Low back pain research priorities: A survey of primary care practitioners

Nicholas Henschke*, Christopher G. Maher, Kathryn M. Refshauge, Anurina Das, James H. McAuley

*Corresponding author for this work

Research output: Contribution to journalArticlepeer-review

32 Citations (Scopus)

Abstract

Background. Despite the large amount of time and money which has been devoted to low back pain research, successful management remains an elusive goal and low back pain continues to place a large burden on the primary care setting. One reason for this may be that the priorities for research are often developed by researchers and funding bodies, with little consideration of the needs of primary care practitioners. This study aimed to determine the research priorities of primary care practitioners who manage low back pain on a day-to-day basis. Methods. A modified-Delphi survey of primary care practitioners was conducted, consisting of three rounds of questionnaires. In the first round, 70 practitioners who treat low back pain were each asked to provide up to five questions which they would like answered with respect to low back pain in primary care. The results were collated into a second round questionnaire consisting of 39 priorities, which were rated for importance by each practitioner on a likert-scale. The third round consisted of asking the practitioners to rank the top ten priorities in order of importance. Results. Response rates for the modified-Delphi remained above 70% throughout the three rounds. The ten highest ranked priorities included the identification of sub-groups of patients that respond optimally to different treatments, evaluation of different exercise approaches in the management of low back pain, self-management of low back pain, and comparison of different treatment approaches by primary care professions treating low back pain. Conclusion. Practitioners identified a need for more information on a variety of topics, including diagnosis, the effectiveness of treatments, and identification of patient characteristics which affect treatment and recovery.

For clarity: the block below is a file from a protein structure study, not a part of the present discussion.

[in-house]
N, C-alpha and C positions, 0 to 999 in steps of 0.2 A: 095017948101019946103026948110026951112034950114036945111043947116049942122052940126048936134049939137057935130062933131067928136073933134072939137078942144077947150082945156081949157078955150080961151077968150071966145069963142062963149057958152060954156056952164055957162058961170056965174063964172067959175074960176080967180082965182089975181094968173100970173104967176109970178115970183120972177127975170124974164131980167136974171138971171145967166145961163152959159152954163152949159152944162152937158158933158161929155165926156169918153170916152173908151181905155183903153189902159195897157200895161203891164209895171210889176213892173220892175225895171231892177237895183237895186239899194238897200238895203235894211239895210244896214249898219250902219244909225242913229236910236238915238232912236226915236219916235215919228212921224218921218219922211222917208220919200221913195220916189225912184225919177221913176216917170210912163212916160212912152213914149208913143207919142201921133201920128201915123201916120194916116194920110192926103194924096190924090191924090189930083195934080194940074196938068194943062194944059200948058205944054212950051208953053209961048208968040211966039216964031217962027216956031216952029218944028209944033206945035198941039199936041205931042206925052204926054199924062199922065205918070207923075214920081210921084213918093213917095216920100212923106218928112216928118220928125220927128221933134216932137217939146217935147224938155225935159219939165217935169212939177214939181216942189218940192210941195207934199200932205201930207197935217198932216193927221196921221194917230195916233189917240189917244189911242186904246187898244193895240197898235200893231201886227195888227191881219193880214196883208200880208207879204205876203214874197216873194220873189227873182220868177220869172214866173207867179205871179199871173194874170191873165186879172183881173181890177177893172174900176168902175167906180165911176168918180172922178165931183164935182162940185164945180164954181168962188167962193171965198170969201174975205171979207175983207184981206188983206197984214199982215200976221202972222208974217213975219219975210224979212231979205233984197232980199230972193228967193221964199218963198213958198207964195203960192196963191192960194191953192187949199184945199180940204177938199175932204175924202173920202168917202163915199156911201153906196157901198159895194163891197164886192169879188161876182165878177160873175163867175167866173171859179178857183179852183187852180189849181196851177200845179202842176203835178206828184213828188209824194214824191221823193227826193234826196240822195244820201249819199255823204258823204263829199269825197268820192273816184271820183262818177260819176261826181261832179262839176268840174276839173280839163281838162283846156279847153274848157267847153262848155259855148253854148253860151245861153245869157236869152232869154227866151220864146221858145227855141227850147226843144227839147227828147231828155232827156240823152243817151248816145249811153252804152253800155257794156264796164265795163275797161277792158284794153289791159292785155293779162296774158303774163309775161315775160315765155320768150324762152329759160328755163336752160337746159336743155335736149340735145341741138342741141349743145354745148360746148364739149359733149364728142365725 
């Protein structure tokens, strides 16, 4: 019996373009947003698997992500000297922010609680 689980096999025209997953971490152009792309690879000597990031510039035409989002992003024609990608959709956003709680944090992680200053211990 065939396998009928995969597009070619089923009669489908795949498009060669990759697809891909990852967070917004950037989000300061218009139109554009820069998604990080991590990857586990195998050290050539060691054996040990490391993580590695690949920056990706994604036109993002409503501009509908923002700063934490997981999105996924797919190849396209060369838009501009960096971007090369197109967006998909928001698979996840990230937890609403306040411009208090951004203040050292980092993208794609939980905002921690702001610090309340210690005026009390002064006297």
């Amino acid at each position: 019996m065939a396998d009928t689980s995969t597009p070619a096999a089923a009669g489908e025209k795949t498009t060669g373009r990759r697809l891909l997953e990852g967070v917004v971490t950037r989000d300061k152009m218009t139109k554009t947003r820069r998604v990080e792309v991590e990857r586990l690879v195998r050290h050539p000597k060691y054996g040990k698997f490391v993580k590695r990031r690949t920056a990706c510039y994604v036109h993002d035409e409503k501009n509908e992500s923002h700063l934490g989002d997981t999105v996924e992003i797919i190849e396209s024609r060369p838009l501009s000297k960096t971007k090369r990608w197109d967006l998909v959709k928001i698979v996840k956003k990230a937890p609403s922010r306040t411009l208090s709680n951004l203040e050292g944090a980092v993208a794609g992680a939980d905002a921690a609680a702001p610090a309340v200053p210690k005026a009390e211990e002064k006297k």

Original languageEnglish
Article number40
Pages (from-to)1-5
Number of pages5
JournalBMC Family Practice
Volume8
DOIs
Publication statusPublished - 2007
Externally publishedYes

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